How to achieve it in the era of distributed energy
David J. O’Brien, Vice President of Regulatory Solutions for BRIDGE Energy Group, works regularly with utility executives to define long-range goals in the context of energy policy and business strategy.
Equilibrium. It's something we often seek, but rarely achieve.
I can recall my college economics professor expounding on the laws of supply and demand - twin contending forces locked in a continual state of seeking equilibrium. I think about this notion often with regard to investor-owned utilities and their regulators. Are we in a place where these two forces are balanced, when both are able to say that their interests and needs are being met? Just like supply and demand, the circumstances for utilities and regulators change over time. Each must assess how well the relationship has adjusted to conform to present needs.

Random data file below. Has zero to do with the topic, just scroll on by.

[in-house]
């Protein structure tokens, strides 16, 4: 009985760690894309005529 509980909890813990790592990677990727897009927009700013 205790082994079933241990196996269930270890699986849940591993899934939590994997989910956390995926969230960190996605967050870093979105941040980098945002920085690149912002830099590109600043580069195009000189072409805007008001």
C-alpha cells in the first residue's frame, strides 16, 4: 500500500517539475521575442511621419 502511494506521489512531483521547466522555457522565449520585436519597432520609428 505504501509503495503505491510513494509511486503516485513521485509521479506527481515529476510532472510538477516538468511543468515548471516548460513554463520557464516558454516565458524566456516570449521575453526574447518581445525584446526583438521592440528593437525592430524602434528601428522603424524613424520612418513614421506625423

Over the decades of state regulation of distribution utilities, we have seen prominent structural changes - independent power and restructuring - that have altered the basis of the regulatory bargain. Today we stand at another critical point: where the structural underpinnings of the regulatory compact have shifted and a state of disequilibrium exists.